Ensuring ethics in the digital transition
Digital experiences and artificial intelligence play a central role in daily post-modern life.
Today algorithms lead the new frontiers of medicine, guide financial decisions on domestic and international levels, foster new forms of tourism, increase the connection between individuals and their communities, drive innovation within the food system, serve as tools to ensure food security and food justice, boost local economies, and even encourage individuals to deep dive into their emotions and personal feelings.
These last two years of the pandemic have demonstrated the incredible potential of the digital transition, by testing the introduction of online/offline methodologies, from food distribution to remote working, allowing people to thrive despite lockdowns and isolation.
With data sourcing becoming the new currency, data is not only driving entire sectors of the market (from consumer behavior to the general need for better transparency) but is also at the heart of stable democracies. Given the large share of people who now have access to a significant amount of data, it is apparent that data democratization is acquiring increasing relevance in our societies.
However, artificial intelligence raises a number of concerns. Digital lives have political, economic, social, cultural, and moral consequences which are often underestimated.
The “liquid modernity,” used by Bauman to define the fluid state of contemporary society, in which the speed and rate of constant changes of experiences hinder individuals to consolidate stable bonds and habits, is accelerated by the new remoteness and software-based modernity. These are all aspects that inevitably deteriorate physical and mental health. Together with the Fear of Missing Out (FOMO) and the inability to switch it off (ITSO), two increasingly widespread pathologies, the growing digital dependency, and erosion of social cohesion are among the latest threats that contribute to global concerns, as included in the recent Global Risk Report.
If human decisions are going to be more and more influenced by computers, it is important to reflect on the ethical aspect of these new realities. Ethics comes from the Greek word “ethos,” which means habit or custom. In other words, ethics is what makes humans do the right thing, at the right time, in the right way, as Aristotle used to say. Only by pursuing the right way of acting, a person can reach excellence and happiness, which the philosopher sees as human flourishing. The purpose of ethics is therefore to become good people, not just to live life numbly, but to actively contribute to the regeneration of our Planet and to the well-being of the community. Greek philosophers had already understood that choosing to act in the right way is not just something intrinsic in human nature, but something that we can train for to start making ethical and just choices as a daily habit, just like drinking a glass of water.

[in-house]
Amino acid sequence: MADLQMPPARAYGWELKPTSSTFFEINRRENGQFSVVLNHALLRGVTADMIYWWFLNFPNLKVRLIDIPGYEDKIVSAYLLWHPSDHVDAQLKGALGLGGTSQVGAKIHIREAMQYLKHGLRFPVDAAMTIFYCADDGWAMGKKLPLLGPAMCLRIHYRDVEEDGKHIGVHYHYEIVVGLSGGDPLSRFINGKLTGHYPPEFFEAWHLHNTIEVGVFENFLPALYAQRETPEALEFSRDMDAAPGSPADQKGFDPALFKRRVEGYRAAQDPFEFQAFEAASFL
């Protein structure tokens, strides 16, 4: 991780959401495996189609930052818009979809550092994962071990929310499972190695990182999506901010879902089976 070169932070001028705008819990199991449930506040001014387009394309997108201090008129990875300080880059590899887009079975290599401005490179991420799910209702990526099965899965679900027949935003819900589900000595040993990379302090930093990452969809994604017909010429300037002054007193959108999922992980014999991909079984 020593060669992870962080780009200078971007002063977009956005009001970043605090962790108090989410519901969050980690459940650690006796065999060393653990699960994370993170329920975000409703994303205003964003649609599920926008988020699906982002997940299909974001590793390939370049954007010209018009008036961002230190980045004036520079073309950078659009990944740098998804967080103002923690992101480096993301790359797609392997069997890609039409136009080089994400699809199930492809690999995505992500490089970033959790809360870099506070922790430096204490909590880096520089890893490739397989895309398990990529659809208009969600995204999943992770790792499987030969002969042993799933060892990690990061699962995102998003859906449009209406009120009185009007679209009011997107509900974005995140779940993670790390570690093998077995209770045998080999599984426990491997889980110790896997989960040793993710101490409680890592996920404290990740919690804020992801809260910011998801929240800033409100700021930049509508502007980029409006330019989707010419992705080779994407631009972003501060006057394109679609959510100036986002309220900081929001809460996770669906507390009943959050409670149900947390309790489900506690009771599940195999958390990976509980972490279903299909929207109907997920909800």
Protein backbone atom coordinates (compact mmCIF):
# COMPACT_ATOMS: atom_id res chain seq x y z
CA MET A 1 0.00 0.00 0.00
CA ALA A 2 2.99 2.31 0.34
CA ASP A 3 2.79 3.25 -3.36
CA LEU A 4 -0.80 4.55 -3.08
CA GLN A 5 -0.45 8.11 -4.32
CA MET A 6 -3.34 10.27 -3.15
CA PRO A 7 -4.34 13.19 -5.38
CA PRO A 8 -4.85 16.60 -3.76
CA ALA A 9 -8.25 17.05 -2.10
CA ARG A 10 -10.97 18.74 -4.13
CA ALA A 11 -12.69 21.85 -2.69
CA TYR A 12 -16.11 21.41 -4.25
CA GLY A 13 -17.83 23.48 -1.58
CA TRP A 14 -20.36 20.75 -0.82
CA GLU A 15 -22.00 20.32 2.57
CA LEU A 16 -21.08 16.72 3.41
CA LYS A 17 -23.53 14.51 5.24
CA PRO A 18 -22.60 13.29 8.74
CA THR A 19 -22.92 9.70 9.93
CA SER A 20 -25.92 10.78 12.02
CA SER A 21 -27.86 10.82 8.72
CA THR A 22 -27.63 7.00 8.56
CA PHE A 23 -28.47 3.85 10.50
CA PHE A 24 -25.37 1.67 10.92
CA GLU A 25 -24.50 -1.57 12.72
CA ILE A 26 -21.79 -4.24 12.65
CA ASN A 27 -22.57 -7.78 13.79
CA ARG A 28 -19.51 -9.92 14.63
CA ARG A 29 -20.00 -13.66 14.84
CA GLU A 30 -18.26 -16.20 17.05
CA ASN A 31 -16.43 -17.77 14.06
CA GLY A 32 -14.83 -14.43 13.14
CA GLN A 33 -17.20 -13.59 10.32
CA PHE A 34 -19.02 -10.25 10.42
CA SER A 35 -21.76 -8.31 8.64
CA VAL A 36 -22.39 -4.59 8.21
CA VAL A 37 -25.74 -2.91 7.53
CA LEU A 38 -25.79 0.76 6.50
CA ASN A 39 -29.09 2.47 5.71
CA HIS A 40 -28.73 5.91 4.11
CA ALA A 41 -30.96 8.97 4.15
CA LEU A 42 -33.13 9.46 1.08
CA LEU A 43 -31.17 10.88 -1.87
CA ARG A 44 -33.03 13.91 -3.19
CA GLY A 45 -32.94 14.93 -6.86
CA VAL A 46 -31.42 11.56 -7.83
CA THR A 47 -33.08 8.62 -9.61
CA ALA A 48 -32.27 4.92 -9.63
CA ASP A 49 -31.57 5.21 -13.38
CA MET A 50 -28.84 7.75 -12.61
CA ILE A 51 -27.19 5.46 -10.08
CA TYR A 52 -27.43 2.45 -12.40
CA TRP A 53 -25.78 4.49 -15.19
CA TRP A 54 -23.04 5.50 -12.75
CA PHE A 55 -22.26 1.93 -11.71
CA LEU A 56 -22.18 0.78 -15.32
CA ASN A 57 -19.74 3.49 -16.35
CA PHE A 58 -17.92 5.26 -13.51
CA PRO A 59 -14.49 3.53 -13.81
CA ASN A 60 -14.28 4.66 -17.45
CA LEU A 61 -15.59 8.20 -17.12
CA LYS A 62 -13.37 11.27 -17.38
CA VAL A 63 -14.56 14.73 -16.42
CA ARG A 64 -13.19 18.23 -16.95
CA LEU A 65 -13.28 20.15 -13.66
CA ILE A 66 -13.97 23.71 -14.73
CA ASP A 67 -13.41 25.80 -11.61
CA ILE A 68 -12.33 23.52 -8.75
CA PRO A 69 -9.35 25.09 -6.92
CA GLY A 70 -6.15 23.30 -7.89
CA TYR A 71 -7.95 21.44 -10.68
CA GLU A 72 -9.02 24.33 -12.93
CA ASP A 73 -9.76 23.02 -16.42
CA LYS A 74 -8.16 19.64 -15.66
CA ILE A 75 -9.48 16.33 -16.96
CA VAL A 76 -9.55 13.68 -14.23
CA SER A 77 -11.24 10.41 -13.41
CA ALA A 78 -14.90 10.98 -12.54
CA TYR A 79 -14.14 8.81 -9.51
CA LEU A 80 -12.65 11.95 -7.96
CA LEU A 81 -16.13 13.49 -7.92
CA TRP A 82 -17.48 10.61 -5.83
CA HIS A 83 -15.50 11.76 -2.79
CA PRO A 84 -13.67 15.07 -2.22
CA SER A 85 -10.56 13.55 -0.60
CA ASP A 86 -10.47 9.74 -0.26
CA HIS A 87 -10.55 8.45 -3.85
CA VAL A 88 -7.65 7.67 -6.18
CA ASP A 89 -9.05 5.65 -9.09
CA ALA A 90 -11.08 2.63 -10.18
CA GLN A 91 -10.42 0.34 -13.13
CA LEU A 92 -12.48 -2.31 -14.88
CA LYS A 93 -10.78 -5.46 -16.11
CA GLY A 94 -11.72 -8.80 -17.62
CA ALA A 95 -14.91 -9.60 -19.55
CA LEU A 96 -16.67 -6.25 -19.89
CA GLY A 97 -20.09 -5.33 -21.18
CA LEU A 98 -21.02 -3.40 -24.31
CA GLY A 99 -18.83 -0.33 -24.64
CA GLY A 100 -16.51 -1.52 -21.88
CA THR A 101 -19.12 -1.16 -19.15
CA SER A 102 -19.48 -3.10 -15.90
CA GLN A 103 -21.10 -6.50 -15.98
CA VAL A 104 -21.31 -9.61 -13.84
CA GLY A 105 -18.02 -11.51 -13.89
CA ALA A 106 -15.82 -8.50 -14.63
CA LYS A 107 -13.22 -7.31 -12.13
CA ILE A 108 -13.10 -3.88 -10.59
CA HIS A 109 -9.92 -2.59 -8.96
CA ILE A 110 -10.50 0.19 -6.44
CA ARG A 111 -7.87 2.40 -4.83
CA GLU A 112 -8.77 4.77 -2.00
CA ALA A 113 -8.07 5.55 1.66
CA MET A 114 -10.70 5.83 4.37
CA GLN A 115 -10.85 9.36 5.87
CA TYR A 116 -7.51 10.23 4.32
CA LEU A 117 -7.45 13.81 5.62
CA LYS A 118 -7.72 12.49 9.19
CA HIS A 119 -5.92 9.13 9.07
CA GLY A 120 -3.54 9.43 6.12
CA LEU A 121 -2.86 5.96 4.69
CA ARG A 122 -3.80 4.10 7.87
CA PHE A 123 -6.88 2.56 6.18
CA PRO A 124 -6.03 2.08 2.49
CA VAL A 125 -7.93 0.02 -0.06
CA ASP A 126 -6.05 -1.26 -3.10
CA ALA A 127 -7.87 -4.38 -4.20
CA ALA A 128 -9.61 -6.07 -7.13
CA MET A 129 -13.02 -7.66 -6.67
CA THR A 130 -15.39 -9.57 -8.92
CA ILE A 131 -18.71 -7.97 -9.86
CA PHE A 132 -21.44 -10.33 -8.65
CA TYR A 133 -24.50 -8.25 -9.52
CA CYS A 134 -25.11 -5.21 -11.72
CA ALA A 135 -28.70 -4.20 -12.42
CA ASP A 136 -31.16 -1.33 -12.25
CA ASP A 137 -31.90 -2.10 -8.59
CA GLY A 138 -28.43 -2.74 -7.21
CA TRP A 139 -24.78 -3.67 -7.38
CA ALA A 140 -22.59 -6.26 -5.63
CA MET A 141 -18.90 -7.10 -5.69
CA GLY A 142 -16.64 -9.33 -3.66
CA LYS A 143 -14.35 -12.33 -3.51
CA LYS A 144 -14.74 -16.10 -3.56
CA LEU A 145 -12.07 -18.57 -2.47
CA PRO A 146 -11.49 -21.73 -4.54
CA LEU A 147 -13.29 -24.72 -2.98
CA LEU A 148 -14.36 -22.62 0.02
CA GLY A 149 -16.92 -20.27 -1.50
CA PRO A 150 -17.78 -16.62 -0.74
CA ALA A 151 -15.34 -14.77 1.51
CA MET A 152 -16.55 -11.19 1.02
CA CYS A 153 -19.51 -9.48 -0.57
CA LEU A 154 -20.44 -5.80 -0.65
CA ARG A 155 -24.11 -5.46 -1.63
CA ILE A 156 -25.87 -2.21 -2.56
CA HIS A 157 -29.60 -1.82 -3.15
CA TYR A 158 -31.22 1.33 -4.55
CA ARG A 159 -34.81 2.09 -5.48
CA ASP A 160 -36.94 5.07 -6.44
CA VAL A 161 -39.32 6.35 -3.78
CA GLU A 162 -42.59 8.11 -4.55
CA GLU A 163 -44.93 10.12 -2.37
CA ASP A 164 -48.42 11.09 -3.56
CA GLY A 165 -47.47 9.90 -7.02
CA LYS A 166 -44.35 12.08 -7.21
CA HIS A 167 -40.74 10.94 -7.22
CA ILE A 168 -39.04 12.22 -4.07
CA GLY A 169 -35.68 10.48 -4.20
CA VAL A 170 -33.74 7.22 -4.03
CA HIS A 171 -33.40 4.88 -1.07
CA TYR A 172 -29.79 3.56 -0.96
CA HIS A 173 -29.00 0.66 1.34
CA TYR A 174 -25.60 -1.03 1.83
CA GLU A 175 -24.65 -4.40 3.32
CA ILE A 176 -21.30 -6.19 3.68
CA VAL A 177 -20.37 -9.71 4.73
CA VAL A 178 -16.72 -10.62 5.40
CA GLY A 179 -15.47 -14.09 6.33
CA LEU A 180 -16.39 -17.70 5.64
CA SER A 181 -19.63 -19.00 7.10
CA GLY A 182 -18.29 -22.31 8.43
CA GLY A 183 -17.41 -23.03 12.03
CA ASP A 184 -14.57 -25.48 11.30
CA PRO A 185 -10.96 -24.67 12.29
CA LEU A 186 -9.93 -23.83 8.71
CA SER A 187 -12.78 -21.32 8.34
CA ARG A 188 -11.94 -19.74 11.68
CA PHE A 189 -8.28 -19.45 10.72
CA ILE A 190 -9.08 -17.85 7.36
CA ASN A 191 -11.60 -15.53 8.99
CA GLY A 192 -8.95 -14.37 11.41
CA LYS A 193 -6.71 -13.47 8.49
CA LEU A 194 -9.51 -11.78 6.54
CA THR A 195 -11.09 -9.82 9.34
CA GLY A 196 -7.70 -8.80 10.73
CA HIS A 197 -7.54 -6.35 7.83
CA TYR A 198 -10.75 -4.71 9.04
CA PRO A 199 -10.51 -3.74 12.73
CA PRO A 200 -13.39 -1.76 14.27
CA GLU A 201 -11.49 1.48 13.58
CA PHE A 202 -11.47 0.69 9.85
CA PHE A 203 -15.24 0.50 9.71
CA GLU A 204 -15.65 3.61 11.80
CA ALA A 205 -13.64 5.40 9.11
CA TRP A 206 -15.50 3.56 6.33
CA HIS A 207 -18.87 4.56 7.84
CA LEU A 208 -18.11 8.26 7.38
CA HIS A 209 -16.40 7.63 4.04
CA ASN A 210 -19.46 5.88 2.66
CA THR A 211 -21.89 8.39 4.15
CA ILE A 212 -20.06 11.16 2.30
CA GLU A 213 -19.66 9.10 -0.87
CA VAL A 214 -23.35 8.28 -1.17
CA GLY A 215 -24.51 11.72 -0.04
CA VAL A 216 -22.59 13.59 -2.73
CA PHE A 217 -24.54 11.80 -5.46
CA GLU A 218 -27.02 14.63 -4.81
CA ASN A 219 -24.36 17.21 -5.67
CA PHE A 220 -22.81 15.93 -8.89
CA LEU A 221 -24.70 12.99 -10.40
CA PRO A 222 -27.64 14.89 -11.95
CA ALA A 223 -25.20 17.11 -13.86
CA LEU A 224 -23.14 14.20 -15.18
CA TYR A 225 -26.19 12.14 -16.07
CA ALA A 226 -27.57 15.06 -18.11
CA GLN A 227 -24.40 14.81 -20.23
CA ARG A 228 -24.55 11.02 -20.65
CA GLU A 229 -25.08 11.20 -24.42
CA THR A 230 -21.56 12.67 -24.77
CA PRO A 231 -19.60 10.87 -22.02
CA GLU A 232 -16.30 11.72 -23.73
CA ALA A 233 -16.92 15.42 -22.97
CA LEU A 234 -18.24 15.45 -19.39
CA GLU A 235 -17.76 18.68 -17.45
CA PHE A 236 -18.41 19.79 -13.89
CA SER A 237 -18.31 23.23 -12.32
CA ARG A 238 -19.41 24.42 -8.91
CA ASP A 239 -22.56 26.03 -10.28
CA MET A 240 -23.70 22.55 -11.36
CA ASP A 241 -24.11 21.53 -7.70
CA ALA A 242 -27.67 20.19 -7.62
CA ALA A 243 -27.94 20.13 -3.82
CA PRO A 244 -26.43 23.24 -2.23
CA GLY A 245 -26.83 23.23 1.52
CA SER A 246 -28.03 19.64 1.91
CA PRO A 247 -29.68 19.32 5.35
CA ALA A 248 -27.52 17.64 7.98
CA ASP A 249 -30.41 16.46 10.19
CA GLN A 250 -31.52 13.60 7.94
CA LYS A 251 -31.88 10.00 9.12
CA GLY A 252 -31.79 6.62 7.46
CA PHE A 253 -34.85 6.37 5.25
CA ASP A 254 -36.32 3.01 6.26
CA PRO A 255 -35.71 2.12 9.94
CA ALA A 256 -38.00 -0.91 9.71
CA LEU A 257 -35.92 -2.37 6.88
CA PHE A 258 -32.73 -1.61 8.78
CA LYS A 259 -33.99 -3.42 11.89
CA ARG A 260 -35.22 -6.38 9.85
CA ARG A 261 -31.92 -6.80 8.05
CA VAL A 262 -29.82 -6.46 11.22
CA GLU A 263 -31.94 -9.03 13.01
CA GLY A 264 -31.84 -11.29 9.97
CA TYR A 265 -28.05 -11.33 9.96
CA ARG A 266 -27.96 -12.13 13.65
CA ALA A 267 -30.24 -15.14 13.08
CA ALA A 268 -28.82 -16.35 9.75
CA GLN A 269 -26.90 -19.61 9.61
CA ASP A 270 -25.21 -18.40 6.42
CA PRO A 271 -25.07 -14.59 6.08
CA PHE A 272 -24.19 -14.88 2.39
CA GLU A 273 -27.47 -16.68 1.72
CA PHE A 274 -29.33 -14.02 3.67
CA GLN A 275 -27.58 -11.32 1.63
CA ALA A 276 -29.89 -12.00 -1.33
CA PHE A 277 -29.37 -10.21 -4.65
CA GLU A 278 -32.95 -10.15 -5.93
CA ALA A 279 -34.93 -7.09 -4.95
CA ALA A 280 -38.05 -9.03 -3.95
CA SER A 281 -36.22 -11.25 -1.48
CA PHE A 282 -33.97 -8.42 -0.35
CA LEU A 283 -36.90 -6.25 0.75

Between the 6th and 8th of May, the Ethos LUISS Business School Observatory organized the first Public Ethics Festival in Rome with the specific purpose of exploring the relationship between ethics and digital in all its dimensions. From the effects which artificial intelligence has on social innovation and sustainability, to its links with religion, war, healthcare, and human enhancement. 50 speakers among philosophers, academic scholars, and international AI experts came together to talk about the challenges and opportunities that digitalization creates in relation to human ethics, something that influences our decisions and our actions more and more.
Designing smart and transparent cities
Co-designing sustainable, self-sufficient, and resilient cities is a priority we can no longer postpone. In this process, digitalization is playing a starring role. Digital exchanges have moved from offices to residences, reshaping cities, fostering decentralized networks, and even allowing remote areas to be enlivened.
In a world where cities are becoming more and more digital and where connections happen mostly behind a screen or within a digital cloud, artificial intelligence is also making processes more transparent. This is a real game-changer for people’s trust in local and global institutions. Blockchain technology, for example, is revolutionizing cities’ governance and communication channels, fostering sustainable urban management and incentivizing the active involvement and participation of the citizens.
These are crucial aspects that also drive bottom-up diplomacy, with solutions shaped around the specific contexts and needs of a given territory which empower the mayors, deep connoisseurs of the local community, and valorize the proximity of human relationships. The diplomacy of cities opens the door to the ethics of citizen service, of the common good and it is possible only when digital technologies are put in service of the local community.
Using computers and AI in a sustainable way means recognizing their potential and employing them to boost the meaning of everyone’s life, balancing digital machines with a human-centered approach and ethical values. This is exactly what we have been developing within our Paideia Campus in Pollica, within our vision for Pollica 2050, where digitalization is used as a powerful resource to promote Smart Living practices in the village and help its regeneration. During the recent Pollica Digital Week completed on March 31st, innovators, policymakers, and citizens of the region gathered to think about how digital transition could support the sustainable development of the territory, using AI and digital tools in ethical ways to promote environmental regeneration while keeping human ethics and values at the core of the experience.